Sunday, 20 September 2015

If It Fails To Hand Over Power As Promised Africa Must Deny General Gilbert Diendere's Illegal Regime Diplomatic Recognition

One hopes that the coup leaders in Burkina Faso will keep their word - and hand over power on Sunday, to President Michel Kafando: as promised to Senegal's President Macky Sall, the current head of the Economic Community of West African States (Ecowas), and Benin's President Thomas Boni Yayi.

If they have a change of mind at the eleventh hour, and refuse to step down, they must be made international pariahs immediately.

It must be made plain to General Gilbert Diendere that the illegal takeover of power by the Presidential Guard in Burkina Faso will not be tolerated by Ecowas and the African Union (AU). The two groupings must immediately request all their member-states not to accord diplomatic recognition to General Gilbert Diendere's illegitimate regime.

Ecowas and the AU should follow that up with a request to the UN and the European Union to also deny diplomatic recognition to the Burkinabe military regime - and maintain their recognition of President Michel Kafando's interim governent instead.

The government of Ghana deserves praise for its swift condemnation of the overthrow of the regime of the interim President Michel Kafando and the Prime Minister Lieutenant Colonel Isaac Zida.

Additionally, Ecowas must also ask the Western nations to freeze all the overseas bank accounts, of General Diendere and the officers who carried out the coup, and their immediate families. All the Presidential Guard officer corps' members and their familiy members should also be slapped with travel bans to the West.

In the event they refuse to step down from power as promised, the regional body must meet quickly to issue an ultimatum to General Diendere and his colleagues, to restore the transitional regime of President Michel Kafando to power again within 14 days - or face further sanctions and possible trials for crimes against humanity: for the killing of civilians protesting against the coup.

The last thing that Ghana's needs is being flooded with refugees from Burkina Faso. That is why it is in our interest that planned elections under the interim regime still go ahead, to ensure our sister nation's stability.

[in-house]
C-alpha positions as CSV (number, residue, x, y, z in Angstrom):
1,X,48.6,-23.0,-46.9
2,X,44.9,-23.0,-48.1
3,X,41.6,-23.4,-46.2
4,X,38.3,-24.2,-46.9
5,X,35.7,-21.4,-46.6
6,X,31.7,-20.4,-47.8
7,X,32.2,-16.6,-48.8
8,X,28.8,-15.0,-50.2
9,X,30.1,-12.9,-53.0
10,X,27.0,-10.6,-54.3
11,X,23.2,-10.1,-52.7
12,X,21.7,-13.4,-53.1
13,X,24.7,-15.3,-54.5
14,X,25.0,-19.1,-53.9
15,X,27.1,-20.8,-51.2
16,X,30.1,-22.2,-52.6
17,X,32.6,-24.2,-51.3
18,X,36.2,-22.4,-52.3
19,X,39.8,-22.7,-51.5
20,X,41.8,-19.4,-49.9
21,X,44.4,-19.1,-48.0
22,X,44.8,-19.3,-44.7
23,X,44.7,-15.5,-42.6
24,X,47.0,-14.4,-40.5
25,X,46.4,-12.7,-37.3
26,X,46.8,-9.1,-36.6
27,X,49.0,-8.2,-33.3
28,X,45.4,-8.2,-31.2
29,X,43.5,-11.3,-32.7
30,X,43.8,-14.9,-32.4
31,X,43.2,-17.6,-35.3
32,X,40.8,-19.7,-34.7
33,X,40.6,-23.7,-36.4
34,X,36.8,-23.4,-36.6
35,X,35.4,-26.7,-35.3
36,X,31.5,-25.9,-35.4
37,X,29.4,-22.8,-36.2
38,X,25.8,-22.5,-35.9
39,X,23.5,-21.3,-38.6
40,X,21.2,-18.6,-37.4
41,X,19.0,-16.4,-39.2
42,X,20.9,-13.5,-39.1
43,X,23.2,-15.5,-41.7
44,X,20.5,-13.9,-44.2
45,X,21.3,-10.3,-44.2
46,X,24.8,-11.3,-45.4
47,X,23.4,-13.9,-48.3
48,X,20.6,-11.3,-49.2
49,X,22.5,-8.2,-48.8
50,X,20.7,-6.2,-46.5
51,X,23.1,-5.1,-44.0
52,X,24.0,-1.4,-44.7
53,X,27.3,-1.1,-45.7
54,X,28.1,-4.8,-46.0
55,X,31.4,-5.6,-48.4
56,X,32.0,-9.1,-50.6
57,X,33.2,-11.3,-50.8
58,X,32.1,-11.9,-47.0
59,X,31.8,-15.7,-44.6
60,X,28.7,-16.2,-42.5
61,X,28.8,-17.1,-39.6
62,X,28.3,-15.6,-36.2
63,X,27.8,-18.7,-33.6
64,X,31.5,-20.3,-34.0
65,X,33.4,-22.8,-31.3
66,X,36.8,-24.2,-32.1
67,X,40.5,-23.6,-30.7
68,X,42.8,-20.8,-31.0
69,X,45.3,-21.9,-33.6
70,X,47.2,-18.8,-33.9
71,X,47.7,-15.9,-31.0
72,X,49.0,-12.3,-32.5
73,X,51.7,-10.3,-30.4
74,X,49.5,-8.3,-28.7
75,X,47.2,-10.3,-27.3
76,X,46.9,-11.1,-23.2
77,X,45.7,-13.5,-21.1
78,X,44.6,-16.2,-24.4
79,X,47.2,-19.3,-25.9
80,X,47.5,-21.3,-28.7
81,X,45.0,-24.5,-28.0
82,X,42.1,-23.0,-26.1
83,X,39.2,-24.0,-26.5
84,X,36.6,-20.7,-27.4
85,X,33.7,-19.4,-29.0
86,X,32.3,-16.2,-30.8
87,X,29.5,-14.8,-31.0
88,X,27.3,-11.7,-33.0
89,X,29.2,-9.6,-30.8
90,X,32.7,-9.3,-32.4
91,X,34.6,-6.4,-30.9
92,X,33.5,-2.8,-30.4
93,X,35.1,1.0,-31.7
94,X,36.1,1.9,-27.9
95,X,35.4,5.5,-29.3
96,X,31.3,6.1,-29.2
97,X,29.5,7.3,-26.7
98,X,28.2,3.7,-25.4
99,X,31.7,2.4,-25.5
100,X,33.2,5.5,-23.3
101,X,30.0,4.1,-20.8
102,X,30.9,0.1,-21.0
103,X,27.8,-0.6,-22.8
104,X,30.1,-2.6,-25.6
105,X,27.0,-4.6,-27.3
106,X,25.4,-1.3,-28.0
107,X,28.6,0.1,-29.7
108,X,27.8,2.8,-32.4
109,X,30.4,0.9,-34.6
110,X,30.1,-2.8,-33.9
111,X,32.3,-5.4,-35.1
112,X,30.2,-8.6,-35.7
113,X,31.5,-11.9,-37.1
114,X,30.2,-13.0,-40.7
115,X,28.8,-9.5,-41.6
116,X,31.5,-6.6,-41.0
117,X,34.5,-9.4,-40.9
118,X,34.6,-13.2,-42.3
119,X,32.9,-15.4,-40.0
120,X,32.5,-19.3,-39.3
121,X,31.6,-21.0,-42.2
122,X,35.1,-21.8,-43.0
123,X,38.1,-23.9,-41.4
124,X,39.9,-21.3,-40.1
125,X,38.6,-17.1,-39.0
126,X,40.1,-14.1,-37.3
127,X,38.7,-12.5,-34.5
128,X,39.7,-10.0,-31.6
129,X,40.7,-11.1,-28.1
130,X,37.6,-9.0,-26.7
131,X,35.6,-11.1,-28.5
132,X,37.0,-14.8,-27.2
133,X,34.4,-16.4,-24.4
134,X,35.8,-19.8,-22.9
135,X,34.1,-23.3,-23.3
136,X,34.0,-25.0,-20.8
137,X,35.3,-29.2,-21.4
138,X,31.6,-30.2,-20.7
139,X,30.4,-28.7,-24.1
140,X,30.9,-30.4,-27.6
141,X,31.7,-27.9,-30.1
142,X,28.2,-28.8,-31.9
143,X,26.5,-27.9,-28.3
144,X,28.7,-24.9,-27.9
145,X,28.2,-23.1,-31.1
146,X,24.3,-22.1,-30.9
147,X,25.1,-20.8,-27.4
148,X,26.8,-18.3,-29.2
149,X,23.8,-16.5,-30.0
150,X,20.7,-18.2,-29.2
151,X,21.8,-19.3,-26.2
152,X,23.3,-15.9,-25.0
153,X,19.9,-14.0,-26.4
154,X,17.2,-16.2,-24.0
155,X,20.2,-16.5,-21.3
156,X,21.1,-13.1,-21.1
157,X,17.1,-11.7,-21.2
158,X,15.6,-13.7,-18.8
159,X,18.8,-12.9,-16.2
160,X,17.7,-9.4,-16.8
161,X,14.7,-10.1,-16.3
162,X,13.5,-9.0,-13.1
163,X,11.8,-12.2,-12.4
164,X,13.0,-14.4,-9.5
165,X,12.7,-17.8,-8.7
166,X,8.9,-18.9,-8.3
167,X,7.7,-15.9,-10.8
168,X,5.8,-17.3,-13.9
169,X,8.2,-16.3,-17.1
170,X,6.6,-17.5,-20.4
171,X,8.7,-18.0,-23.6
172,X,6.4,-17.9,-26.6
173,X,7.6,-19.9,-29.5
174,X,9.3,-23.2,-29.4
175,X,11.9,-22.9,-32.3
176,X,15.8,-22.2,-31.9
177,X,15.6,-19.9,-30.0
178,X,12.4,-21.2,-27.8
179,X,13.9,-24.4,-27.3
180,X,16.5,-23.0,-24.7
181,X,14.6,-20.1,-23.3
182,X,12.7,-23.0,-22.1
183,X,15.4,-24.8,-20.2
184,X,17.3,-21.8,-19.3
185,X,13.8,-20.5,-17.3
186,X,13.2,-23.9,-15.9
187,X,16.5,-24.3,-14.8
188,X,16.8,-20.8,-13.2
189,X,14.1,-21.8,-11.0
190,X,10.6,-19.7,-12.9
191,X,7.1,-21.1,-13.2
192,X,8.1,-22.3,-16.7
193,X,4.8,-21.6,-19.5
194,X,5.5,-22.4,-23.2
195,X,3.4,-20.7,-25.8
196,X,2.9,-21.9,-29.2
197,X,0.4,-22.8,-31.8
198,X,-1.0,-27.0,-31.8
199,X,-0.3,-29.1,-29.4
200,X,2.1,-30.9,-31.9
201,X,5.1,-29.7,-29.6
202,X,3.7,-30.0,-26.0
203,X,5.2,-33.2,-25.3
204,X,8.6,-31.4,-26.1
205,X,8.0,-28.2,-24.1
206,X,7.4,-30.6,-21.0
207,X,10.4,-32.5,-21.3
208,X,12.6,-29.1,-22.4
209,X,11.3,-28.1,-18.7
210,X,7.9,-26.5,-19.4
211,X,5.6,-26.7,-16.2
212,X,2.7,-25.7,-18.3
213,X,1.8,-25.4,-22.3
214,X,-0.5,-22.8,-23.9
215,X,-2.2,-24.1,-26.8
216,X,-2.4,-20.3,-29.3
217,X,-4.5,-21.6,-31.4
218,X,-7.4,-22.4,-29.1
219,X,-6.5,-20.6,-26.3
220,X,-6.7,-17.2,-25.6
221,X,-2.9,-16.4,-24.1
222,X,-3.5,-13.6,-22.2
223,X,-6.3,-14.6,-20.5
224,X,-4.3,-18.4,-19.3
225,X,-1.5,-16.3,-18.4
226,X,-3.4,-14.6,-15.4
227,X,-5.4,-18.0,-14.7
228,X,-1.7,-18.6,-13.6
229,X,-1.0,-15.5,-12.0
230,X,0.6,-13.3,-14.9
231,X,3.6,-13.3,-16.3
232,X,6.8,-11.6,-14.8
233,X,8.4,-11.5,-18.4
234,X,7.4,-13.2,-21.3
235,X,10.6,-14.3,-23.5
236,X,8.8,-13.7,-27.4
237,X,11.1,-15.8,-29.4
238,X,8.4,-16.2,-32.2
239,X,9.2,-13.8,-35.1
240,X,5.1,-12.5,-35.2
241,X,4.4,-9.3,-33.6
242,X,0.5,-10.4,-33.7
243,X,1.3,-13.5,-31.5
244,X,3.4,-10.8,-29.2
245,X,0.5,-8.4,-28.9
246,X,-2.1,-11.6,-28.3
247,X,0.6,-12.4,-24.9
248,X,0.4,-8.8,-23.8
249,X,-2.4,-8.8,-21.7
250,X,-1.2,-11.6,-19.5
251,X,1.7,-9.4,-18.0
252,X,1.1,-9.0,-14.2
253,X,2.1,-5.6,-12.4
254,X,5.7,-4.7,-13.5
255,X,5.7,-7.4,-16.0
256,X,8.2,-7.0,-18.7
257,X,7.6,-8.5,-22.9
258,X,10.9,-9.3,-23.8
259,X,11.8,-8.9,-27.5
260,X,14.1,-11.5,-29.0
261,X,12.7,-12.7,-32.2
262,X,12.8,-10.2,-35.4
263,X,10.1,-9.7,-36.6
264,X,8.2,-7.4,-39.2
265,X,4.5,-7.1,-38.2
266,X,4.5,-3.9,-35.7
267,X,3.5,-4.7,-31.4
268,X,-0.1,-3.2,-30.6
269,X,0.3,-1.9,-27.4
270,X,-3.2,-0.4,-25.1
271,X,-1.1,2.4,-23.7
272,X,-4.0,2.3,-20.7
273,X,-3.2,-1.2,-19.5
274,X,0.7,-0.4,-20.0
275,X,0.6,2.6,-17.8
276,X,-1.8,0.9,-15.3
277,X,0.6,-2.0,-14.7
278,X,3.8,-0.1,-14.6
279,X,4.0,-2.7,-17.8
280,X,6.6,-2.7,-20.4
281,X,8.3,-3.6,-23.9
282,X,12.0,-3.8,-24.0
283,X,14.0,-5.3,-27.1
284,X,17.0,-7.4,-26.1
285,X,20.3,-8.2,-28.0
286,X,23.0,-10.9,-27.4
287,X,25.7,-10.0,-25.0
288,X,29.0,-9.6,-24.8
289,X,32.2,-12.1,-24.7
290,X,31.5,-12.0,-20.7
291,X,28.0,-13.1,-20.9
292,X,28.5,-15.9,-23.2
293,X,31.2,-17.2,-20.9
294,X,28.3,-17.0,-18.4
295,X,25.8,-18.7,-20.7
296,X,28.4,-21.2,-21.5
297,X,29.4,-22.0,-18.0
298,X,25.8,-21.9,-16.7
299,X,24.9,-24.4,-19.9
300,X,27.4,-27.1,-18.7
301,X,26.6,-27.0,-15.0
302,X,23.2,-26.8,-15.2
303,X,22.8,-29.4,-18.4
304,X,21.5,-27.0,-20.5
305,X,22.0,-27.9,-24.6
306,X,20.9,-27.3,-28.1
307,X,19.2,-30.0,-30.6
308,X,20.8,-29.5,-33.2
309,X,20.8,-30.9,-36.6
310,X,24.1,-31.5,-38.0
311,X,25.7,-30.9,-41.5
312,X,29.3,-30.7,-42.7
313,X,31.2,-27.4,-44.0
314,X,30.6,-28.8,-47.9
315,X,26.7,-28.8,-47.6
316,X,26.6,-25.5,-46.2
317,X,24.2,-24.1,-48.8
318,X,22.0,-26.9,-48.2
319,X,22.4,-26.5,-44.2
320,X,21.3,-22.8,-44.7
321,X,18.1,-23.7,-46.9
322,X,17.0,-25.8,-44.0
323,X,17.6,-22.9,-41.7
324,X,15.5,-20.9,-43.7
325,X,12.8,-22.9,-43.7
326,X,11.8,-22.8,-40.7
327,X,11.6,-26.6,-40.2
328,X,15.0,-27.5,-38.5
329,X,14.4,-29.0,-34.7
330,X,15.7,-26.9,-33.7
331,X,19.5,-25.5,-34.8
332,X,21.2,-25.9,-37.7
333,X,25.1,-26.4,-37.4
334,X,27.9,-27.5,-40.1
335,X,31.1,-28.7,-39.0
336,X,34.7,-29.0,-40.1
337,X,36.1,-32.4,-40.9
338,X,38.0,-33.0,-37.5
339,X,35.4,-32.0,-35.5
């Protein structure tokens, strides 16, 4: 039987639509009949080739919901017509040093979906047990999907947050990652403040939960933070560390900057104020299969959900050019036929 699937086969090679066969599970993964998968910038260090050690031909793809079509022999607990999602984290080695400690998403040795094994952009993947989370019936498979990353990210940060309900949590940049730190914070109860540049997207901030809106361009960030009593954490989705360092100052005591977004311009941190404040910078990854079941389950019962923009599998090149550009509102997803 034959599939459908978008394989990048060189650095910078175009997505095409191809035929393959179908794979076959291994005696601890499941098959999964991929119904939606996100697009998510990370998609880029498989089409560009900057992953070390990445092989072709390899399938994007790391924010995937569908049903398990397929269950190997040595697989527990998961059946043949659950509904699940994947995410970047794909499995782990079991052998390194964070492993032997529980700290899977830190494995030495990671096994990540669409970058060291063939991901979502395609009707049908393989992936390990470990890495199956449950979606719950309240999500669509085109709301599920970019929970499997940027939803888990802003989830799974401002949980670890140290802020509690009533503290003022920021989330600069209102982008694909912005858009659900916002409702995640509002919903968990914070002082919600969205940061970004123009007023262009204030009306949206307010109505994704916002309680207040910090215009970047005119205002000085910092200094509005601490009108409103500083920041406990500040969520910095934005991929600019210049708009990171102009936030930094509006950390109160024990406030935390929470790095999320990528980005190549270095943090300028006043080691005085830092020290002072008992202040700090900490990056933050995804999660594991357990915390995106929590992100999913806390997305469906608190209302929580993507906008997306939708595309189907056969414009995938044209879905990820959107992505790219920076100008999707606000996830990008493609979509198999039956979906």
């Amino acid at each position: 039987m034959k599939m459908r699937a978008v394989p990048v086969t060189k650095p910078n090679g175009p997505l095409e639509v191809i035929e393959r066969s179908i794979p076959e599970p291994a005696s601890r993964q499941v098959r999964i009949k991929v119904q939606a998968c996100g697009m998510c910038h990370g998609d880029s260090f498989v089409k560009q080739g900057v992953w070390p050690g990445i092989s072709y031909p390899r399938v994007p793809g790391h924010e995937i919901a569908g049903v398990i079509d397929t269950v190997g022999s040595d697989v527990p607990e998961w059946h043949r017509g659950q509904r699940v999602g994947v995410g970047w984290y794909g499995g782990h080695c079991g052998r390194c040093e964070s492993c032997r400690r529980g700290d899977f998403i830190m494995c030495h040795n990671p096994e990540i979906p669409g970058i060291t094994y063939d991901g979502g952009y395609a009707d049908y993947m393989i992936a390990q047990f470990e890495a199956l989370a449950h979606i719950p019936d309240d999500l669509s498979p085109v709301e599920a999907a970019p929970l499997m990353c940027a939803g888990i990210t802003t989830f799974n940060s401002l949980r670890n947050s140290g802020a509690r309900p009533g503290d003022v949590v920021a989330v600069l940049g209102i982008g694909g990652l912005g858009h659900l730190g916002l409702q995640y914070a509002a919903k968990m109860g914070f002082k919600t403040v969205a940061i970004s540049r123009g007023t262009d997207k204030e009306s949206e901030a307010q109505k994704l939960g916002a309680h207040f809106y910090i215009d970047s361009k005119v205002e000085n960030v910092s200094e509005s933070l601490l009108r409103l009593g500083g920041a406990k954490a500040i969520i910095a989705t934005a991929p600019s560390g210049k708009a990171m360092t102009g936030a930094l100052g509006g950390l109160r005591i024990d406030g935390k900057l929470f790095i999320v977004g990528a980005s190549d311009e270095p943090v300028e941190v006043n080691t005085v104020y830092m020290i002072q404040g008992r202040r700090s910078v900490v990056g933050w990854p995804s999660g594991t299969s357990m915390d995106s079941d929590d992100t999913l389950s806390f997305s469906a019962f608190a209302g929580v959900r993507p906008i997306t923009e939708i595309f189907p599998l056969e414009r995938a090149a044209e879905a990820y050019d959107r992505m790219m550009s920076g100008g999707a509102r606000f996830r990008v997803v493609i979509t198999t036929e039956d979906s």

It is also necessary, as a gesture of reconciliation, that former President Campaore's Congress for Democracy and Progress (CAP) is allowed to participate in those elections. It was unfair to exclude them from the planned elections in the first place. Not many Burkinabe will vote for that party in any case - so why ban it?

There clearly is a need to find a role that will keep General Diendere's unit busy. Will the well-trained Burkinabe Presidential Guard not make perfect peacekeepers in Mali, the Central African Republic, South Sudan and Somalia, one wonders?

Could they not be asked to send peacekeeping contingents to all the four nations mentioned above? It is said that the devil finds work for idle hands. Such AU and UN peacekeeping assignments will definitely keep them occupied.

But, first of all, General Diendere and his colleagues must restore the interim government to power again as promised. Diendere can go into exile in the Ivory Coast to join his friend and ally former President Blaise Campaore.

And Ecowas must ensure the handover of power, by making it plain  to General Diendere, that in the event they fail to honour their promise to step down, the  international community will deny their illegitimate regime diplomatic recognition, and continue to maintain their recognition of interim President Kafando's transition government. It will mean in practice the withdrawal of all bilateral and multilateral aid to Burkina Faso if the Burkinabe military holds on to power. If it remains in power, the military regime faces economic strangulation, in short.

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